Limit of $h_n(x)=x^{1+\frac{1}{2n-1}}$

$\lim_{n\to\infty}h_n(x) = x\lim_{n\to\infty}x^{\frac{1}{2n-1}}$ where $h_n(x)=x^{1+\frac{1}{2n-1}}$. I understand that $\lim_{n\to\infty}x^{\frac{1}{2n-1}}$ goes to one but what I don’t understand is how did our limit become $h_n(x)=|x|$? I’m just having hard time wrapping my head around the appearance of absolute value.

Note. This is an example (Chapter 6, Section 2) from Understanding Analysis by Abbott.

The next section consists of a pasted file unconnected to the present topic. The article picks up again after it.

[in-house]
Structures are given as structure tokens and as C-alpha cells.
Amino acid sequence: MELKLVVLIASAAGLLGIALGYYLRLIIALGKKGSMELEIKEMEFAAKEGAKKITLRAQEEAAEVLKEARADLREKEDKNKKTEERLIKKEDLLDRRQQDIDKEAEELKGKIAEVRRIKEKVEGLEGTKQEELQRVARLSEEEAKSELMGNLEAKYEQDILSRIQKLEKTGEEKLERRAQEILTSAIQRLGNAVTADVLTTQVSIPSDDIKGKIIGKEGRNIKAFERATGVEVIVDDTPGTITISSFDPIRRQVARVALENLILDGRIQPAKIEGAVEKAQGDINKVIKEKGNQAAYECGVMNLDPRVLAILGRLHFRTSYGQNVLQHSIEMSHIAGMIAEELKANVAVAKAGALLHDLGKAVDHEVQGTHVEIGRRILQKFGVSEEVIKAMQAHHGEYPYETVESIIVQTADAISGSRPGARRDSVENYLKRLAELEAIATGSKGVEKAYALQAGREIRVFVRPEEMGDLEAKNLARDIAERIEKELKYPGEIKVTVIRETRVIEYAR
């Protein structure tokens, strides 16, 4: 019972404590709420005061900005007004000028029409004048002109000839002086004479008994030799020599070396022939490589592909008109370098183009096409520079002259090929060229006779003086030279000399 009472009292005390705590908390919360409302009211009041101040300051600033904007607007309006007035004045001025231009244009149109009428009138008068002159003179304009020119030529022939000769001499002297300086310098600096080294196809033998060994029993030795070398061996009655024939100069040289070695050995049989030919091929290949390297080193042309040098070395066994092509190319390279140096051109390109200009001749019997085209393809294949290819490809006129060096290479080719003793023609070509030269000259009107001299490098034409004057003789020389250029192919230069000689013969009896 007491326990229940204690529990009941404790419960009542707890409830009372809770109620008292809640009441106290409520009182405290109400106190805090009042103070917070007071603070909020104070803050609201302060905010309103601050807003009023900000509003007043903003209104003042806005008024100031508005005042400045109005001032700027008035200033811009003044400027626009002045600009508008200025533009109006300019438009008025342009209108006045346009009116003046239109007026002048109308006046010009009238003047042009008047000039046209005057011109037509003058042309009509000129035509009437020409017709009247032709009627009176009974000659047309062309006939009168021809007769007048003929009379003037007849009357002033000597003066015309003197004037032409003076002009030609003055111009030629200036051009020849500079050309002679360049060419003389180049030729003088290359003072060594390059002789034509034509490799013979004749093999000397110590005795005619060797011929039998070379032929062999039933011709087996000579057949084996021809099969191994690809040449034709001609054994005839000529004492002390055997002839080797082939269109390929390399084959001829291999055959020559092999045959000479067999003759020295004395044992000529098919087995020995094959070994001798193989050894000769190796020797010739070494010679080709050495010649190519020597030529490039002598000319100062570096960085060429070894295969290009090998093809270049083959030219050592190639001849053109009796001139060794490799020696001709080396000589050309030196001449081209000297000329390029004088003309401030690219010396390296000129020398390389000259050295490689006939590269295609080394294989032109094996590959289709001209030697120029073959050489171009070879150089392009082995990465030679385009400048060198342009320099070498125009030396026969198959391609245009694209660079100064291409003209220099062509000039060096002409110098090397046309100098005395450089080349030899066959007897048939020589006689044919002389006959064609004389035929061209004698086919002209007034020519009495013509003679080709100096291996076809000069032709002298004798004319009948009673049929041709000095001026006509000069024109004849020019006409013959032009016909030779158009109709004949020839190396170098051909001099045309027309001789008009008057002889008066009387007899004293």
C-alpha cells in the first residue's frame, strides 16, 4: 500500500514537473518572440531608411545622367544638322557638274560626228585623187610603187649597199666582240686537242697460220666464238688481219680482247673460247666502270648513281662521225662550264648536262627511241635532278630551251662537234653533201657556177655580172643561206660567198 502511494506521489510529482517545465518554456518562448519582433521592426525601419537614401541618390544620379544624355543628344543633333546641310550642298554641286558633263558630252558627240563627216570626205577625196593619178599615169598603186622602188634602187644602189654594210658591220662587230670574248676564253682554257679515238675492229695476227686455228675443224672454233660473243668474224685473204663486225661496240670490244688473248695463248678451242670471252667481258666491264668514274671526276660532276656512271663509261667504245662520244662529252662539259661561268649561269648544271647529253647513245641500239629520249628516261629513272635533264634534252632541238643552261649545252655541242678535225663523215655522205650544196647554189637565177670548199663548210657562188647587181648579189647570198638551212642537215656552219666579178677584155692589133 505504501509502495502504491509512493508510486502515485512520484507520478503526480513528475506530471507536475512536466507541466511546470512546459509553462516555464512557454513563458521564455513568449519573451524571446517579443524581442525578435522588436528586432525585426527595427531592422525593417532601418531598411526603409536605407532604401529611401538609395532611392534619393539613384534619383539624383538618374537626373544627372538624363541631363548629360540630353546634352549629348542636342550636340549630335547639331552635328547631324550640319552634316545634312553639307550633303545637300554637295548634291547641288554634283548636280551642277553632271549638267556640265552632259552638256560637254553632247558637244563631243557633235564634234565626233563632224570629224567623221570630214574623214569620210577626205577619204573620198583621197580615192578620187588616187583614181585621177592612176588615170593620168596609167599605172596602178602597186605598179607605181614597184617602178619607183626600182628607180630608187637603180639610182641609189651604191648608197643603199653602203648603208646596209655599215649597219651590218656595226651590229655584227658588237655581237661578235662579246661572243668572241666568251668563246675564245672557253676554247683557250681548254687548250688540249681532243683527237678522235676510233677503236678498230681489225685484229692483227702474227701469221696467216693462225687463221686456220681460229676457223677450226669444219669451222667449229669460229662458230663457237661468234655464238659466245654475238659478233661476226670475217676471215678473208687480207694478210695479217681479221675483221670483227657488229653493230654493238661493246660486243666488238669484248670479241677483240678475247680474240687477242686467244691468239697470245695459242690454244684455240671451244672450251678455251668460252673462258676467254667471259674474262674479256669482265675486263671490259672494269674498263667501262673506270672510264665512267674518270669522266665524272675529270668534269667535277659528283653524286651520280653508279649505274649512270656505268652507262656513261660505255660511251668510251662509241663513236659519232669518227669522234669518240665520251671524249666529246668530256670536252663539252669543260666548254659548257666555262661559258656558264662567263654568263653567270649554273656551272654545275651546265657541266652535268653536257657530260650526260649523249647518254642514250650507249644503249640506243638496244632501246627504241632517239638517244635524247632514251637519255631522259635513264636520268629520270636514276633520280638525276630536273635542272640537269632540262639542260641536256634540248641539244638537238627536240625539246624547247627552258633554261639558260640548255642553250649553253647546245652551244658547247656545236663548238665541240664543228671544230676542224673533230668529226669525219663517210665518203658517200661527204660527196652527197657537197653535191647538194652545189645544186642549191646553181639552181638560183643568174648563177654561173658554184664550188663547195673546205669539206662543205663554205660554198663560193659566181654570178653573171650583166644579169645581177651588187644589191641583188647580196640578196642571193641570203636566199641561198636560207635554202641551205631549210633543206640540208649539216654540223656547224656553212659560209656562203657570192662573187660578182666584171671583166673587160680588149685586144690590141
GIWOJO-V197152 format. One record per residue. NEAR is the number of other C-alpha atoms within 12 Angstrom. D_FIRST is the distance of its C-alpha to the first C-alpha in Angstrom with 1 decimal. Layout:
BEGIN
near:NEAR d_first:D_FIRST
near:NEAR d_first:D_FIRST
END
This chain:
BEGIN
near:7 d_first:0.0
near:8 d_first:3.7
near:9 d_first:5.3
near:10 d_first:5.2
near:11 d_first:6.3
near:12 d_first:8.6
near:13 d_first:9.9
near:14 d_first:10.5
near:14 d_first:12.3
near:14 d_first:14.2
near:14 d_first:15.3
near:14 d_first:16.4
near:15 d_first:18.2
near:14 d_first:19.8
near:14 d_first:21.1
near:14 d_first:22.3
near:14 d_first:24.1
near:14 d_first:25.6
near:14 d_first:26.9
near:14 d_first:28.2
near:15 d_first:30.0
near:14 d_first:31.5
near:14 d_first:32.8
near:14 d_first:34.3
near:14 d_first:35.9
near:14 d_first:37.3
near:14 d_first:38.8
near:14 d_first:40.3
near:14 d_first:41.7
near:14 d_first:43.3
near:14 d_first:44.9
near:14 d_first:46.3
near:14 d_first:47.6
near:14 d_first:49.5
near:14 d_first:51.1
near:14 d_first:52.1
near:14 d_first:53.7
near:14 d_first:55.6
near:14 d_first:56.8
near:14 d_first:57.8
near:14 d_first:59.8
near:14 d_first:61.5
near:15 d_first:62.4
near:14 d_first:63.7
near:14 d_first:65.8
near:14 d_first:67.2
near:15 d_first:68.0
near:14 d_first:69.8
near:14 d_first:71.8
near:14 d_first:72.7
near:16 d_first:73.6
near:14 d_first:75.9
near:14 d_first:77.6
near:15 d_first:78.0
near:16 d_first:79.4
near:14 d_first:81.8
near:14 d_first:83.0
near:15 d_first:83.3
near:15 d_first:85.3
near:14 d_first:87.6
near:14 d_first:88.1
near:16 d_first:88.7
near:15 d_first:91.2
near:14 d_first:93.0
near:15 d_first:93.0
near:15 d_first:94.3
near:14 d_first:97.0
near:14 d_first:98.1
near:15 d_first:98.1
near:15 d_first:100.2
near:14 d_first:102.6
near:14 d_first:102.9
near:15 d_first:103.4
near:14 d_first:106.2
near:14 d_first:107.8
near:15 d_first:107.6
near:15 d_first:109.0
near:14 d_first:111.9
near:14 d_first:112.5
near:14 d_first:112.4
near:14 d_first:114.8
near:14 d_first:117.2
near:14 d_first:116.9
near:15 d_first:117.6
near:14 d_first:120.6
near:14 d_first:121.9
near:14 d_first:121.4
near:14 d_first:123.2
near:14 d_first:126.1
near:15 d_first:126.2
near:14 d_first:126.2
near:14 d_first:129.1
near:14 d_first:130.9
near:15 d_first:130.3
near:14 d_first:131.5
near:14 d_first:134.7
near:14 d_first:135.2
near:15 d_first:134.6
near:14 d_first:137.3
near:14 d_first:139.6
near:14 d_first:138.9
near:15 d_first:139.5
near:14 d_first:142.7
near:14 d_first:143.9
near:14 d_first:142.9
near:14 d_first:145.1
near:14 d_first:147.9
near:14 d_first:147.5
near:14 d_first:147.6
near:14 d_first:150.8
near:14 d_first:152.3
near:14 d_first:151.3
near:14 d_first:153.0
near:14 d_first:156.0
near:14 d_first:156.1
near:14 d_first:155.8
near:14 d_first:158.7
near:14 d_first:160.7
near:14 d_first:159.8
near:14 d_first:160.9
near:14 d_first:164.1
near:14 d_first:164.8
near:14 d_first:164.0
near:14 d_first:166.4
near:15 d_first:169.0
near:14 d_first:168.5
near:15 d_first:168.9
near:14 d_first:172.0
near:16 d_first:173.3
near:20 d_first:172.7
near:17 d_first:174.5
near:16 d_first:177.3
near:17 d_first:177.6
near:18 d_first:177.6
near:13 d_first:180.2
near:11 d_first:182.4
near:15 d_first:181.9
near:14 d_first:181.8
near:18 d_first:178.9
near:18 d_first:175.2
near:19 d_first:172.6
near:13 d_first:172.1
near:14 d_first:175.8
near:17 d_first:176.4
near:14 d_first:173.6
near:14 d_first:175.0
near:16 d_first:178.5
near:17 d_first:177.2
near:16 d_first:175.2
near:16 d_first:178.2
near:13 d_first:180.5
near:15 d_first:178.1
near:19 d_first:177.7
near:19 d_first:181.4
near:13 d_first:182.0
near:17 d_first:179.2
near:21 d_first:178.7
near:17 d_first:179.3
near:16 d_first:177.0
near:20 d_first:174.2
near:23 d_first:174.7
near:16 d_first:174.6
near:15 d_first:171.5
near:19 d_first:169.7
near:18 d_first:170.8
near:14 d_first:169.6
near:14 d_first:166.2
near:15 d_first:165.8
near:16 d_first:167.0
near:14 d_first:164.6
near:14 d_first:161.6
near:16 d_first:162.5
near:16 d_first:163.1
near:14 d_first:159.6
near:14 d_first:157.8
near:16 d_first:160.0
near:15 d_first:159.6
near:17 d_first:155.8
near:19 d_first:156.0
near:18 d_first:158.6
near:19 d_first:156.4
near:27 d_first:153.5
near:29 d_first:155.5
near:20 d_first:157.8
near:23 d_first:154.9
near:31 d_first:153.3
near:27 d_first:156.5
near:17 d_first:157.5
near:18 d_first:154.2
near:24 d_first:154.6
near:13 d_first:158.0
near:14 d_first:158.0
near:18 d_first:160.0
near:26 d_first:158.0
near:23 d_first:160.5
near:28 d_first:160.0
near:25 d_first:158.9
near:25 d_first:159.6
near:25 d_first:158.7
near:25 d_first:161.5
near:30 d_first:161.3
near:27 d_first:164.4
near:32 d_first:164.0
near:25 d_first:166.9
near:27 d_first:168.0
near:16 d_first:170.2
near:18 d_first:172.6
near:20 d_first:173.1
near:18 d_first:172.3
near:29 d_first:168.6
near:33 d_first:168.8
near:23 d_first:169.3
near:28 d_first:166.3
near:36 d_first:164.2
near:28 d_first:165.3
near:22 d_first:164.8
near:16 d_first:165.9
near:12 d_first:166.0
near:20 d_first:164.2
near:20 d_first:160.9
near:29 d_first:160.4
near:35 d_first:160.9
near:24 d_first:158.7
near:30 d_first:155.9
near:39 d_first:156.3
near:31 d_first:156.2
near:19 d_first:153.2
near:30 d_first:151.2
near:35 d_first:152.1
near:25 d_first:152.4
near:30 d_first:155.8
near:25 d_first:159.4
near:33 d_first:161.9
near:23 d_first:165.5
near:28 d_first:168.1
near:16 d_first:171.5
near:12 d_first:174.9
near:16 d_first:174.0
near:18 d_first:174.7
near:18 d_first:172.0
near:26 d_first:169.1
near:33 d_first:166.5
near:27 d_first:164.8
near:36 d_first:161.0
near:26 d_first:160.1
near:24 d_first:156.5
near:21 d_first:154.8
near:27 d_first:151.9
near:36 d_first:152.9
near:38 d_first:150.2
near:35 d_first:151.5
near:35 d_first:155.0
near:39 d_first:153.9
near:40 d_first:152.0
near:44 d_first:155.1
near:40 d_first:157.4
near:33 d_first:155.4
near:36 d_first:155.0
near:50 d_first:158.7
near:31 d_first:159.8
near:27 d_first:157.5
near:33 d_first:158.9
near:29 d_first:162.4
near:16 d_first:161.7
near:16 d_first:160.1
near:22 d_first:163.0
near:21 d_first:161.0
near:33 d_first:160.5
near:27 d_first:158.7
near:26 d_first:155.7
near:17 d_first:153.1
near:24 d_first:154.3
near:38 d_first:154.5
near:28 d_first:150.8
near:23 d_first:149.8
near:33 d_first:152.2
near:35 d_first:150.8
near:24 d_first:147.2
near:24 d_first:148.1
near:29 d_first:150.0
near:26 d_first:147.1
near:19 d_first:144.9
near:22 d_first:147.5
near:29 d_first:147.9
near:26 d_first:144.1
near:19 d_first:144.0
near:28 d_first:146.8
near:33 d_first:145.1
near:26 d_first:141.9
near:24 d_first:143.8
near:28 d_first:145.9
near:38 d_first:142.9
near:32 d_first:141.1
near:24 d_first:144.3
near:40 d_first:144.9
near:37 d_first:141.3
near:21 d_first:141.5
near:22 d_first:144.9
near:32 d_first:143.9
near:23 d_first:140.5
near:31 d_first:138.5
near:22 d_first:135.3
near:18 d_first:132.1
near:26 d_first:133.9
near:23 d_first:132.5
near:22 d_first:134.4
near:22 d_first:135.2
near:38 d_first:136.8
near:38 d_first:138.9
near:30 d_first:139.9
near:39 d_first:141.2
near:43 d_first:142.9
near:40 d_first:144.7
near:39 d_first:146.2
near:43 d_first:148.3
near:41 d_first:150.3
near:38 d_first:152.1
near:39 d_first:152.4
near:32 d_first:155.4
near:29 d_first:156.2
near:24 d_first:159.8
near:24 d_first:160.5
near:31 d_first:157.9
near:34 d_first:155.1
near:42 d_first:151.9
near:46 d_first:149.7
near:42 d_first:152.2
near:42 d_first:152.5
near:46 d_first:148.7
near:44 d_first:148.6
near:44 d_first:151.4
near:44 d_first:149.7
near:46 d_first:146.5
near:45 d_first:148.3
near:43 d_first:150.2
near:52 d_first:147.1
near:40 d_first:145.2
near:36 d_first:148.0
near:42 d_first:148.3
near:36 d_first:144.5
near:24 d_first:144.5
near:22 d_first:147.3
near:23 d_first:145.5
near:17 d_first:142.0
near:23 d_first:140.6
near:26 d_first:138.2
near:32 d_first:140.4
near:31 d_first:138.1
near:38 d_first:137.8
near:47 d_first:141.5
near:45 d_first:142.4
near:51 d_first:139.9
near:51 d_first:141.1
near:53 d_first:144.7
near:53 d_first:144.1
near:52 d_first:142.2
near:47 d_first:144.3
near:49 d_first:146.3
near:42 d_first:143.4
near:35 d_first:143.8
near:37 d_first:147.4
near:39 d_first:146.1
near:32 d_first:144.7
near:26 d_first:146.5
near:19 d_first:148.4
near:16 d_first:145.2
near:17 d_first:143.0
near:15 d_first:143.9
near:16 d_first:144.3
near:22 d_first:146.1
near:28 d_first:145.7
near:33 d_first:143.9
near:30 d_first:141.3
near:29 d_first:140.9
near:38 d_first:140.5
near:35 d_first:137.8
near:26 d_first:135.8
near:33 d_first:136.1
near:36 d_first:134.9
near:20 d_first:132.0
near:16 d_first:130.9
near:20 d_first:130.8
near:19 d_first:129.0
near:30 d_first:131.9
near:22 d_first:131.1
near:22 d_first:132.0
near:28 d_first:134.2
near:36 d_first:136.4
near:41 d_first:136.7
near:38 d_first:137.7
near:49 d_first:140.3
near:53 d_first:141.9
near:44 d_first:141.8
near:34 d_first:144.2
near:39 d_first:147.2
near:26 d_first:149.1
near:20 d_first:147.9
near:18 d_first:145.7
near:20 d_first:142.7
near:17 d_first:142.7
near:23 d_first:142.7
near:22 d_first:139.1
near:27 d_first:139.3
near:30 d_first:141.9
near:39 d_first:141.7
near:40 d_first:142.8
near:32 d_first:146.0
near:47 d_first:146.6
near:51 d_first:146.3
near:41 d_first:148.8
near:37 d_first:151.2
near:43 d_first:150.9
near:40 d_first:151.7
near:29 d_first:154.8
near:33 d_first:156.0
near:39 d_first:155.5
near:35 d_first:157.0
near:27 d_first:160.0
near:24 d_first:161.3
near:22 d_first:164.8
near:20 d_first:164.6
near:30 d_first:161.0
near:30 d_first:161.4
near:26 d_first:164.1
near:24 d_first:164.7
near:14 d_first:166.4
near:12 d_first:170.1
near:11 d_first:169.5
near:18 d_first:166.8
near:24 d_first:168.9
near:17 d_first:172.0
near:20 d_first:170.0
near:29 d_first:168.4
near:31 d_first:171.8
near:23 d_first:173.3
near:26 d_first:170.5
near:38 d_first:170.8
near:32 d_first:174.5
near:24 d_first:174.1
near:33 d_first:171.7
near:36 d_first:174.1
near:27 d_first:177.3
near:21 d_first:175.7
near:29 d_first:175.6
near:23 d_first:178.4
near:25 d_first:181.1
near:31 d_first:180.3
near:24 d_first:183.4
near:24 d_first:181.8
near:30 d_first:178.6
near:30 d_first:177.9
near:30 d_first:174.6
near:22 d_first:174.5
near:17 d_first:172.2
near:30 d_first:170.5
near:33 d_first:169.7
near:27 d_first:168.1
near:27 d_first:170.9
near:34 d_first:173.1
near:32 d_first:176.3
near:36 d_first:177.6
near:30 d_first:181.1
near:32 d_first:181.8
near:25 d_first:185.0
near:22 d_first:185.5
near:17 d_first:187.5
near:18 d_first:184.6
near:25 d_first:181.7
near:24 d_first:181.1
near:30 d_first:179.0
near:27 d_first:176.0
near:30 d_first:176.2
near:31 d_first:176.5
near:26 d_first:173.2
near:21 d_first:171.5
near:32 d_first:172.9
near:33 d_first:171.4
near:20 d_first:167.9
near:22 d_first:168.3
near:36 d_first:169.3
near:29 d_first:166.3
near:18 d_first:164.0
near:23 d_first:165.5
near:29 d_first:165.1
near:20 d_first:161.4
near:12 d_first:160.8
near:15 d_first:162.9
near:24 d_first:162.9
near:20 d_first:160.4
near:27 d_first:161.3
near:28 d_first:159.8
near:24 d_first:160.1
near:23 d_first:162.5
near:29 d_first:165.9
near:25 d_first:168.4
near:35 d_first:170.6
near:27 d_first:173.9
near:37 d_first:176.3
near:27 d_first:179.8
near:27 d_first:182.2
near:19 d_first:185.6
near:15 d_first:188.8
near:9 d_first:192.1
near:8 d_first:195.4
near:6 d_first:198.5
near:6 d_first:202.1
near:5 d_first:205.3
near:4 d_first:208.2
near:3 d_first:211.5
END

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We have

$$\large x^{\large 1+\frac{1}{2n-1}}=x^{\large\frac{2n}{2n-1}}=\left(x^2\right)^{\large\frac{n}{2n-1}}\xrightarrow{n\to\infty}\sqrt{x^2}=\lvert x\rvert$$

Key point here is that there is $2n-1$ as the denominator. This is not by accident… It would not work with $2n$…

Let’s call $y_n=x^{\frac{1}{2n-1}}$

$y_n^{2n-1}=x$ has the same sign as $y_n$, since $2n-1$ is even.

For $x<0$, $y_n^{2n-1}=-|x|$, $\forall n \in \mathbb{N}$

$y_n$ can be written as (since it has the same sign as $y_n^{2n-1}):


$\lim_{n \to \infty} y_n=-1$


$\lim_{n \to \infty} |x|^{1+\frac{1}{2n-1}}=-x=|x|$

This solves the case $x<0$. The other case is obvious.